Anthropology of Cultural Heritage
Institution Where Taught
University of Maryland, College Park
Web Address (URL)
Why is the past still so important today? In this course we will explore globally how the past is remade in the present, and the present remade in the past. We will examine western relationships to the past as intimately tied to property and the drive to plunder, collect, and catalogue. Still, connections to the past are not exclusively material, as heritage also includes the ‘intangibles’ of language, folklore, music, dance, festivals, and knowledge. Similarly, heritage infuses landscapes, from canyons to mountain peaks, cityscapes to pastures. In part this broadened definition of heritage honors the great diversity of present-day relations to the past. However, this diversity strains at the seams of heritage models organized around lists, definitions, conventions and international organizations, especially when coupled with the weight of historical inequality and injustice borne on certain communities. Heritage across the globe spans a much greater and more complicated mix of rights, identities, memories, ethics, redemptions, politics, and economies. Embedded in everyday life, heritage complicates what is past, over and done with, versus what continues to live on.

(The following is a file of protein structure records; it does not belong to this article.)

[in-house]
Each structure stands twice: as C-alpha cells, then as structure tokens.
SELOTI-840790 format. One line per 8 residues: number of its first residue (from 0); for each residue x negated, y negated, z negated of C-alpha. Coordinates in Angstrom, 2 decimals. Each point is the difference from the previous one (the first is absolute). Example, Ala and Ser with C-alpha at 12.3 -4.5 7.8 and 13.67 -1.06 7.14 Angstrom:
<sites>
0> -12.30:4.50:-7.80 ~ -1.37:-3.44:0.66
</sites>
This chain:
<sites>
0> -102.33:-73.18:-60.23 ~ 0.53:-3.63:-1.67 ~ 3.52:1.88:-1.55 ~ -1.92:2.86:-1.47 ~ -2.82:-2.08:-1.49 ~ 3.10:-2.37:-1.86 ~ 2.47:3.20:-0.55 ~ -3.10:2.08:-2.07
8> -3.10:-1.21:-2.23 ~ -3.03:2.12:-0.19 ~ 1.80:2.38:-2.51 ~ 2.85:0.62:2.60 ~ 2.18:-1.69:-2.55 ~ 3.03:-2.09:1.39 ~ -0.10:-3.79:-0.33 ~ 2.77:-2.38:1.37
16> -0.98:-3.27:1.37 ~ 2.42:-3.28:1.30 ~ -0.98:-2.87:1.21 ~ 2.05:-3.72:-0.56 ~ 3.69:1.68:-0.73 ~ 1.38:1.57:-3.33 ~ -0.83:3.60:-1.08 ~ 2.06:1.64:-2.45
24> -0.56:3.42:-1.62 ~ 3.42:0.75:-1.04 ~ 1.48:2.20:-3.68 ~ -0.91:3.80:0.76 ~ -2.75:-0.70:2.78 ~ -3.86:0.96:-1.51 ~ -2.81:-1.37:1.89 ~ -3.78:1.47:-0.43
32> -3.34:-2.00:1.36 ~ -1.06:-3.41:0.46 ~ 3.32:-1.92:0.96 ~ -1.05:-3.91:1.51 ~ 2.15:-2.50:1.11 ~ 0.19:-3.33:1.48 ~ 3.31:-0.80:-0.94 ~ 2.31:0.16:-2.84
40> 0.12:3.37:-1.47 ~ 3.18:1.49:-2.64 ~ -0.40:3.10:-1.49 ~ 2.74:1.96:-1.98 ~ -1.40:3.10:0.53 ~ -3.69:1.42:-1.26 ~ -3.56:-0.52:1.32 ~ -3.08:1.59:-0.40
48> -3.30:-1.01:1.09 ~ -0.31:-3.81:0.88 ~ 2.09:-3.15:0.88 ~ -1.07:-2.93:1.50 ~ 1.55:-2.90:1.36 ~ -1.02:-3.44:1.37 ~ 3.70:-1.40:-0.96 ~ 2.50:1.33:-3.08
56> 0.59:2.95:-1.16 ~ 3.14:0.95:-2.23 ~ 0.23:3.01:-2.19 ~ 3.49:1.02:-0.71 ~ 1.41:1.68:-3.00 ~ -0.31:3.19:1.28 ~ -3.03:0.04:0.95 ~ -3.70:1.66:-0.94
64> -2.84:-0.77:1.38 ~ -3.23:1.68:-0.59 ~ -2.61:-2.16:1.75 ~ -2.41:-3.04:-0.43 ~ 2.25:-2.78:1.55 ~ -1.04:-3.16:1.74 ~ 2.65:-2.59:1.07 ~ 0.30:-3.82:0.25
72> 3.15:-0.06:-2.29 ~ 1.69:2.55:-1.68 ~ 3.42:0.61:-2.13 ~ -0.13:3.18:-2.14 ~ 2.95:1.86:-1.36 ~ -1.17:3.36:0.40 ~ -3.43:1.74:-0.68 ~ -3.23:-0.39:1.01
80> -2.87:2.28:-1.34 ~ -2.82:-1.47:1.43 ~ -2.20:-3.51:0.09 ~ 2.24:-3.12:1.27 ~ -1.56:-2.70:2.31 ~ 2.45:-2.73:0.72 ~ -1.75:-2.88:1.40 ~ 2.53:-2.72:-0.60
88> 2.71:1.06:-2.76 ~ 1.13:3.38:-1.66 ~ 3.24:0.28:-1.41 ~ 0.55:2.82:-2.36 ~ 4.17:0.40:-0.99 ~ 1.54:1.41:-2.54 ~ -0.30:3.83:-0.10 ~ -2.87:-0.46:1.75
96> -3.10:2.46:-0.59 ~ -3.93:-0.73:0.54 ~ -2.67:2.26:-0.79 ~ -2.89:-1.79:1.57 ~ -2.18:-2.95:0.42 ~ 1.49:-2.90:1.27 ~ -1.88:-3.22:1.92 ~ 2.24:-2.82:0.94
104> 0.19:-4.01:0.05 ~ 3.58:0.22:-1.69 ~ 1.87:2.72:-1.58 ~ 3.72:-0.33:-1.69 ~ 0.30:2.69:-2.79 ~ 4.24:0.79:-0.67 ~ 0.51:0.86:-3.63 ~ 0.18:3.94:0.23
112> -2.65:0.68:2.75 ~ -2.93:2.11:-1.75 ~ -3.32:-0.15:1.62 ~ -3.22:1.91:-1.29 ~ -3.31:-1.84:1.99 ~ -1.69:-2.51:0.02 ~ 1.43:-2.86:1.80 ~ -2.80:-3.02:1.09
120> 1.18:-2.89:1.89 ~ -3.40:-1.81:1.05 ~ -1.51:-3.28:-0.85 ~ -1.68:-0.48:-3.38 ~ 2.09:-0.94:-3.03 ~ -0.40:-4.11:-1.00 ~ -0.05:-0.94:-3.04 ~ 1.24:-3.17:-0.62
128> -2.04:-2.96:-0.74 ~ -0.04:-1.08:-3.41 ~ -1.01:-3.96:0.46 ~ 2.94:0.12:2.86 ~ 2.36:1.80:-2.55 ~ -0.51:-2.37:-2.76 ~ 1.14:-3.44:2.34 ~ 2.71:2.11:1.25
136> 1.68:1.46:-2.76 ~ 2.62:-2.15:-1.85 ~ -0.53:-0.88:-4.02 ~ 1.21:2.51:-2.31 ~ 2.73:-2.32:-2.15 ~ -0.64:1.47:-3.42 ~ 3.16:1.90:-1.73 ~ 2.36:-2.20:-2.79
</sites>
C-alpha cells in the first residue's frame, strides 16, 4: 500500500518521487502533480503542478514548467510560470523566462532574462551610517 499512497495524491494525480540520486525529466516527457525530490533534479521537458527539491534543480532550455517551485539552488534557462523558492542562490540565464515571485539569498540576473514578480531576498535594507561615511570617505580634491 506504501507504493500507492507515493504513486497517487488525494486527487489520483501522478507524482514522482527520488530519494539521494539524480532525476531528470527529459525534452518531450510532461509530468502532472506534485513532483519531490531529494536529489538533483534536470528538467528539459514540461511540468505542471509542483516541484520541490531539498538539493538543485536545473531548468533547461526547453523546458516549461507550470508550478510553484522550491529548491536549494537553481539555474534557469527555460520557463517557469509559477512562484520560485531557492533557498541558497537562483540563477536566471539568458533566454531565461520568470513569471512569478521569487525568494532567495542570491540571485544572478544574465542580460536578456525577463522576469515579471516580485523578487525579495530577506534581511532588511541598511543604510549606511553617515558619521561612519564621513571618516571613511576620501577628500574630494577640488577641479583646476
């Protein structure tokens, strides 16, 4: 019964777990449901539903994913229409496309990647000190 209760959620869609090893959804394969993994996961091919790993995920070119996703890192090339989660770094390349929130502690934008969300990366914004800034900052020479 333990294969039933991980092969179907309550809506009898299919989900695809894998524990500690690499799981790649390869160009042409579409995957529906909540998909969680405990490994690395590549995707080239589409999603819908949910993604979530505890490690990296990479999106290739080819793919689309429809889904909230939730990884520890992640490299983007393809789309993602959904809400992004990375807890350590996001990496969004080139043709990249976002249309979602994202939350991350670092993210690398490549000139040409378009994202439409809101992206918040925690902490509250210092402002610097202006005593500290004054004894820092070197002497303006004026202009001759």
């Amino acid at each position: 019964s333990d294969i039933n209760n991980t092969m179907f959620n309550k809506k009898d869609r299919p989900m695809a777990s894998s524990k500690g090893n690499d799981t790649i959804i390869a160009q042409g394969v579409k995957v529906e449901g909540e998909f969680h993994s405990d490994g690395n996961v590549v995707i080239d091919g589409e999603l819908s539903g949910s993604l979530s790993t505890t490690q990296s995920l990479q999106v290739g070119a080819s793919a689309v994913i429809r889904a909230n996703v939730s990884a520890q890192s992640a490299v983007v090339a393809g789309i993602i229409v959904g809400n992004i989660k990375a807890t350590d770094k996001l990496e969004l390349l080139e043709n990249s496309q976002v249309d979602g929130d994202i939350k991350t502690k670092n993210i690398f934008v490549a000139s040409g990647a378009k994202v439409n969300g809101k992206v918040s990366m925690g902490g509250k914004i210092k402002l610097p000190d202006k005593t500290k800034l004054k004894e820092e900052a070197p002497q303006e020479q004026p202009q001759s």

Keywords & Terms
- Adequate and Responsible Reporting, Publication, and Dissemination
- Culturally Significant and/or Sacred Sites, Objects, and Places
- Impact on Communities - Local, Descendant, etc.
- Indigenous, Tribal, Aboriginal Rights
- International Law
- Looting, Collecting, and Illicit Trade of Cultural Property
- Management of Cultural Resources, Heritage, History
- Respect for and Responsibility to Affected Groups